My God, where is your brain, Derfner?

      Reply to Comment
      • It really doesn’t matter when the conflict started, 60-odd years ago or three thousand years ago, this is the kind of thinking that has made progress toward peace impossible. What Israel *can do now* is to repair 1967, and then Palestinians would certainly be able to rethink 1948, if not the Battle of Jericho. And (it seems to me from outside) Zionism is really *not* sound—to use your criteria, the socialist, cooperative, pluralist character of the state is disappearing, it is doomed by the war machine. Derfner is right, you must break with these exhausted arguments, and if Meretz as a party is ready to do so that’s very good news.

        Reply to Comment
    6. The Trespasser

      Meretz are commies.

      Commies are inherent liars by the very definition – communism is based on quite a few false assumptions.

      Every single state commies have touched either failed or on the way to it, let alone China which is communist only by it’s name.

      Yet until today there are people who still support them.

      For G-d sake, why?

      Reply to Comment
      • Another trenchant critique, Trespasser.

        Reply to Comment
        • The Trespasser

          Trenchancy does not make it any less truth, to my deepest regret.

          Reply to Comment
      • Piotr Berman

        Homework for Trespasser: what are the false assumption of Communism and how are they reflected in Meretz program?

        Example how it can be done: (a) The only true assumptions are based on Torah, (b) Communists do not cite Torah, (c) Meretz does not cite Torah.

        This would make Likud also Communist, even when they invoke Torah they hardly make specific citations, but still lives some political parties that can be considered non-Communist. But I am curious what Trespasser really thinks on that.

        Reply to Comment
        • Piotr Berman

          Sorry for misspellings.

          Reply to Comment
        • The Trespasser

          >what are the false assumption of Communism

          There are many.
          Ex. “From each according to his ability, to each according to his need.”

          One with higher needs but lower abilities is entitled to get more and work less that one with lower needs but higher abilities.

          False? No, pure idiocy.

          >and how are they reflected in Meretz program?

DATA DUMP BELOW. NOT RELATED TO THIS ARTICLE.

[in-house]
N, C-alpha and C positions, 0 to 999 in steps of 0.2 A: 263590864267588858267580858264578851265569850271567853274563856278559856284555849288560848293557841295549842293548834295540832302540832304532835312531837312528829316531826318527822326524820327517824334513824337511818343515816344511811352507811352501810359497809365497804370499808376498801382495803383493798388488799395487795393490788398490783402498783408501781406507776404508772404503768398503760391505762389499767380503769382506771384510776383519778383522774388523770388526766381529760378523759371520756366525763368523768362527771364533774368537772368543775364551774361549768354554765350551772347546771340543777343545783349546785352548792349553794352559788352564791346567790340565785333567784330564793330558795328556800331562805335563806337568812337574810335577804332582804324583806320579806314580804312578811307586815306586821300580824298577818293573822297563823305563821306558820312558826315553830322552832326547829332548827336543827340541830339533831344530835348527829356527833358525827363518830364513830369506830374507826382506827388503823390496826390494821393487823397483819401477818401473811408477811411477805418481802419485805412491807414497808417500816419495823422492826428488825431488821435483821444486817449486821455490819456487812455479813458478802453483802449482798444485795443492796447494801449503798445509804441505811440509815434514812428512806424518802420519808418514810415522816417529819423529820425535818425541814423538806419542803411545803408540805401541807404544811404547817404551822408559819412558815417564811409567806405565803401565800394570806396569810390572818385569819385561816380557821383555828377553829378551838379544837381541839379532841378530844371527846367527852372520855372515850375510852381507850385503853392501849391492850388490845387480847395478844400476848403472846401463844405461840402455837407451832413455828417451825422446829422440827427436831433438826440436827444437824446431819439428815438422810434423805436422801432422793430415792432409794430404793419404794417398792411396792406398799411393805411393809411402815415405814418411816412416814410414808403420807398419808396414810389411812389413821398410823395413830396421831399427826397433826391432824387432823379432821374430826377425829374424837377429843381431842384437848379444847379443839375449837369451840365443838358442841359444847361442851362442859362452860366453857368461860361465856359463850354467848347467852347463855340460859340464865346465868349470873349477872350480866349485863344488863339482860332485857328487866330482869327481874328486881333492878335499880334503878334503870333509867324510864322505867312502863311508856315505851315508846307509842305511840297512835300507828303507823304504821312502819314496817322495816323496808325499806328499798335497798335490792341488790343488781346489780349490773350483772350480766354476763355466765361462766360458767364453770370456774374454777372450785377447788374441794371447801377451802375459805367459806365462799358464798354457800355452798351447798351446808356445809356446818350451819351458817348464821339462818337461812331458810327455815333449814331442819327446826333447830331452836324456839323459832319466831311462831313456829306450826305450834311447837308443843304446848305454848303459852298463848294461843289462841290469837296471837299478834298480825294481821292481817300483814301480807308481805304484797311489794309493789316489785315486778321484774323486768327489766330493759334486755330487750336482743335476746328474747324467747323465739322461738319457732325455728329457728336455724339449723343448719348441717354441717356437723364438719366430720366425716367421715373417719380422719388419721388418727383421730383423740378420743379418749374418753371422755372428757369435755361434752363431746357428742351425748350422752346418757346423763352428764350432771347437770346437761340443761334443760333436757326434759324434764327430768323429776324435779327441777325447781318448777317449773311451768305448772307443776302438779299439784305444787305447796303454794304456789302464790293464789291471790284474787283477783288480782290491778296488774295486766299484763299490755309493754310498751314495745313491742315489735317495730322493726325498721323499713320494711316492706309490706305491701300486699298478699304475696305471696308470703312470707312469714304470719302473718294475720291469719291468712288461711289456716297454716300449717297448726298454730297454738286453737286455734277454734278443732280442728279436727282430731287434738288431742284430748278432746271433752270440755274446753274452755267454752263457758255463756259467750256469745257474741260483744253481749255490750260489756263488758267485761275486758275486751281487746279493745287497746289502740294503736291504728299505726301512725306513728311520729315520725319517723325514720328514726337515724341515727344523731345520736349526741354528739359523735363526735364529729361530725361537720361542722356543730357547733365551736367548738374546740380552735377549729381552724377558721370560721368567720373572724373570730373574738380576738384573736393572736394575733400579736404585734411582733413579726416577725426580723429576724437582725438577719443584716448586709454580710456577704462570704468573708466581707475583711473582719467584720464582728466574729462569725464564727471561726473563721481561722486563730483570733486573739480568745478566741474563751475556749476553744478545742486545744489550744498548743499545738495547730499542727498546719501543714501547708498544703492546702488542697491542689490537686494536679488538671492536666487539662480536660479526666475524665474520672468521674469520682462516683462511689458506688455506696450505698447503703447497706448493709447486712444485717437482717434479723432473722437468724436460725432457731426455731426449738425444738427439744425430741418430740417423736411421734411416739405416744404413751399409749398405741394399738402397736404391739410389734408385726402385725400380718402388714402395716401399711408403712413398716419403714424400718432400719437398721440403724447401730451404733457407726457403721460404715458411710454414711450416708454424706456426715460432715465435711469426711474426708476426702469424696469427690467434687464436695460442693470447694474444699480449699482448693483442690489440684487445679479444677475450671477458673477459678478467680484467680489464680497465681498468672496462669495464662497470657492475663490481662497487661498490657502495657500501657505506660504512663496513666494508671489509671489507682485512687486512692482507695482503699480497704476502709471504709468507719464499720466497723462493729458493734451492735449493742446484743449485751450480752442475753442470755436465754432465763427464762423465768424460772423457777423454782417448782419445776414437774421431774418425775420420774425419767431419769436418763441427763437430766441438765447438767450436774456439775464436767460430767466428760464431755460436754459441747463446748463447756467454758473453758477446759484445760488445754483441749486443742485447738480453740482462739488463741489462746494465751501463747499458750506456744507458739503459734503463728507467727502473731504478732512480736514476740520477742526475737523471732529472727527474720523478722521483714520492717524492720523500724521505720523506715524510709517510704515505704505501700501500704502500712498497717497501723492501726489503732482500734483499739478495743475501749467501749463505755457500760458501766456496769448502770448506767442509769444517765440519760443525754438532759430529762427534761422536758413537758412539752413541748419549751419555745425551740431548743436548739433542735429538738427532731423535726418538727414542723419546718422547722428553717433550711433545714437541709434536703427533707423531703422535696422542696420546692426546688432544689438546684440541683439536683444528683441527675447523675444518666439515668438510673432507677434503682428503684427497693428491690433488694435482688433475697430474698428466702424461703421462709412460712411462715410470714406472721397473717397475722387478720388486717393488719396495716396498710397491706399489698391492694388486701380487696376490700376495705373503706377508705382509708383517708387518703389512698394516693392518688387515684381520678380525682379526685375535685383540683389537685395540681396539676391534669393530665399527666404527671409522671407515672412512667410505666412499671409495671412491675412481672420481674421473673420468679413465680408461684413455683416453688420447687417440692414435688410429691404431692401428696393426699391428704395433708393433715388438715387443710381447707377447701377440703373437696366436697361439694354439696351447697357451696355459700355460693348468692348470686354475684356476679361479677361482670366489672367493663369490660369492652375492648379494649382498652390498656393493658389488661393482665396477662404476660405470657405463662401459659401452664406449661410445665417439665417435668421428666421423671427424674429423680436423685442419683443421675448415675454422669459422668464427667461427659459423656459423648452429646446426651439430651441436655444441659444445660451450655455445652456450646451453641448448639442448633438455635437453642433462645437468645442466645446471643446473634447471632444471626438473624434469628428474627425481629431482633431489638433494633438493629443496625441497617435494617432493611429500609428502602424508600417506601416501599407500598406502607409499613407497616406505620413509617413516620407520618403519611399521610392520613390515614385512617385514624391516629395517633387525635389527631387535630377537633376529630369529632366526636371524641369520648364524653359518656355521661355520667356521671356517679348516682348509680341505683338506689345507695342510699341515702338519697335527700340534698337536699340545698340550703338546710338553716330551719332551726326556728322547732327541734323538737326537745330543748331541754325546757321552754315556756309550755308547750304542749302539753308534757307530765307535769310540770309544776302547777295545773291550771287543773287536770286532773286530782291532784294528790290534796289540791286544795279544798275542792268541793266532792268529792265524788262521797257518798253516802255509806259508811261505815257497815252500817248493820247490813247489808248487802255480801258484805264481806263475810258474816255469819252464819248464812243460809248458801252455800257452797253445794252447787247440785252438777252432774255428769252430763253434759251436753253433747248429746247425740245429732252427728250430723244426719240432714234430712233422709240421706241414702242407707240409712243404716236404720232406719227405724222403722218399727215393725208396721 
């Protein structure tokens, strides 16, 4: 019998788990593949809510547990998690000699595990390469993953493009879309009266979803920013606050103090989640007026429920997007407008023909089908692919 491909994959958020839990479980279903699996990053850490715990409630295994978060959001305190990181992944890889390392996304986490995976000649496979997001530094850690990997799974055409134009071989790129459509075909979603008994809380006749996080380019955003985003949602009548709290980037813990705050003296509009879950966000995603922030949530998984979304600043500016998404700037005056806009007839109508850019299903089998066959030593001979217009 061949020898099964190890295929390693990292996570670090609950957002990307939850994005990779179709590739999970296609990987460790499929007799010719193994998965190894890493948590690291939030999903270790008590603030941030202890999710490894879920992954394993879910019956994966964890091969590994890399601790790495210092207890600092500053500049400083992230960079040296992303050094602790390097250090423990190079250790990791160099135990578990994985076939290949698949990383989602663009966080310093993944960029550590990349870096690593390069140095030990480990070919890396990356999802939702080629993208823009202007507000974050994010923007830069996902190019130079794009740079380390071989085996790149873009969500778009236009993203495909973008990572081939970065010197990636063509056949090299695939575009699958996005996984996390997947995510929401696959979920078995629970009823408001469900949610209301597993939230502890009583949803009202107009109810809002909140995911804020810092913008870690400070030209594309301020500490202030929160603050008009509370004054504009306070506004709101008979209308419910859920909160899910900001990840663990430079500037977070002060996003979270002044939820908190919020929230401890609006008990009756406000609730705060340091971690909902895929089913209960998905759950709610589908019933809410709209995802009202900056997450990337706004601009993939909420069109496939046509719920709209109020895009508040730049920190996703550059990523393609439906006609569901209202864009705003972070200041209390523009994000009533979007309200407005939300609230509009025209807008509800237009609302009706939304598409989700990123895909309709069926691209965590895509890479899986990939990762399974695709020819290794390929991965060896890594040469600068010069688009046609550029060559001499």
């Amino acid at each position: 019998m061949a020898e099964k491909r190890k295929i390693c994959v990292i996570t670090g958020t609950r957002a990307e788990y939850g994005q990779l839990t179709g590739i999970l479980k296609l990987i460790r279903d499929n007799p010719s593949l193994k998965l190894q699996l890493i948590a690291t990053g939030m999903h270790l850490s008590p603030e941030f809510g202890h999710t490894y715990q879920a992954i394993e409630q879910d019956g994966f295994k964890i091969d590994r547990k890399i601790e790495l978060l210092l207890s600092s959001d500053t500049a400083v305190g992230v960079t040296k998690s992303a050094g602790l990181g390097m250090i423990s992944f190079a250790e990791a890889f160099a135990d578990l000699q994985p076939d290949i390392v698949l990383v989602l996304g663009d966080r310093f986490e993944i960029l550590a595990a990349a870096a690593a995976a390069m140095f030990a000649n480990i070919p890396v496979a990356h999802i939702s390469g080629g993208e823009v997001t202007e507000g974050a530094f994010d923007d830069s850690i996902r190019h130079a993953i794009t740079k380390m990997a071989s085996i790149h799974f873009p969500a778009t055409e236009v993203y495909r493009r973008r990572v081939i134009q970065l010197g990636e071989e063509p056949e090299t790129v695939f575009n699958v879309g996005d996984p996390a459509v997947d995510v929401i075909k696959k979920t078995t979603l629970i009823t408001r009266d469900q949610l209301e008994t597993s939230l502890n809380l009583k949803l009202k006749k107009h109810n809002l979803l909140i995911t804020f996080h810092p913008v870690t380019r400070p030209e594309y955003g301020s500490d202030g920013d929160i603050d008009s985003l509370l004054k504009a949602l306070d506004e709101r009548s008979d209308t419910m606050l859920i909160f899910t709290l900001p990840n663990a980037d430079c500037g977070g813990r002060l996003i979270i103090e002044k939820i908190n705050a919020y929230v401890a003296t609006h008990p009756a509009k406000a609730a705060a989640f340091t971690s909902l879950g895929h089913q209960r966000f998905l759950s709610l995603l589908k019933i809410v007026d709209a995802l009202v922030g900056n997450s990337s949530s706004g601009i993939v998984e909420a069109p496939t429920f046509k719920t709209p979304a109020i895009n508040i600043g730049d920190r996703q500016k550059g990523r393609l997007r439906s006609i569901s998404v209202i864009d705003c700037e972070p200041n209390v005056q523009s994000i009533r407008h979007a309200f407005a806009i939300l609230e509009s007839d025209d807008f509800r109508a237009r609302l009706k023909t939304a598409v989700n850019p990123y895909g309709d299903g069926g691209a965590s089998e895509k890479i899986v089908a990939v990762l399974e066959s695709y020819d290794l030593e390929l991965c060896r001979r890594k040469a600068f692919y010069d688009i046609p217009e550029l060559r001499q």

Ex. Meretz are for planned economy, where those with low abilities and high needs would tell those with high abilities and low need what to do.

          Look at http://meretzplatform.org.il/
          It’s down however. Bloody commies are not even able to setup a webserver, you want them to run the country?

          Reply to Comment
    7. XYZ

      I am constantly amazed at the total pigheadedness of the ‘progressives’
      I quote from above:
      the occupation is at fault for the conflict with the Palestinians

      Assuming that “the occupation” refers to the events of 1967 then I must ask “WHY WERE THERE OUTBREAKS OF ARAB VIOLENCE AND WARS IN 1920, 1921, 1929, 1936, 1947, 1956 and 1967 if the ‘Arab-Israeli conflict’ started after the Six-Day War'”.
      Mr Derfner, I challenge you to find me a single Arab who says the the Arab-Israeli conflict started AFTER the Six-Day War. One will do.

      Reply to Comment
      • Obviously I didn’t mean that the occupation is at fault for the conflict with the Palestinians from before the occupation started – I meant it is now.

        Reply to Comment
        • XYZ

          And it continues…are you claiming the Palestinians are dropping their grievances from before 1967? Why the heck are they demanding the “right of return” of the refugees from the 1948 war? Why should the Six-Day War have suddenly made them forget the past? All you are doing is projecting YOUR desires and YOUR wishes on them. YOU want them to forget the past, but they haven’t. Read HAMAS’ charter and propaganda

          Reply to Comment
    8. Larry, I do believe I came out of the closet some time ago, in my own name, on data bases.

      I think you correct that perpetual reference to history to define guilt simply allows settler creep to continue. The wrongs of the moment must be the focus.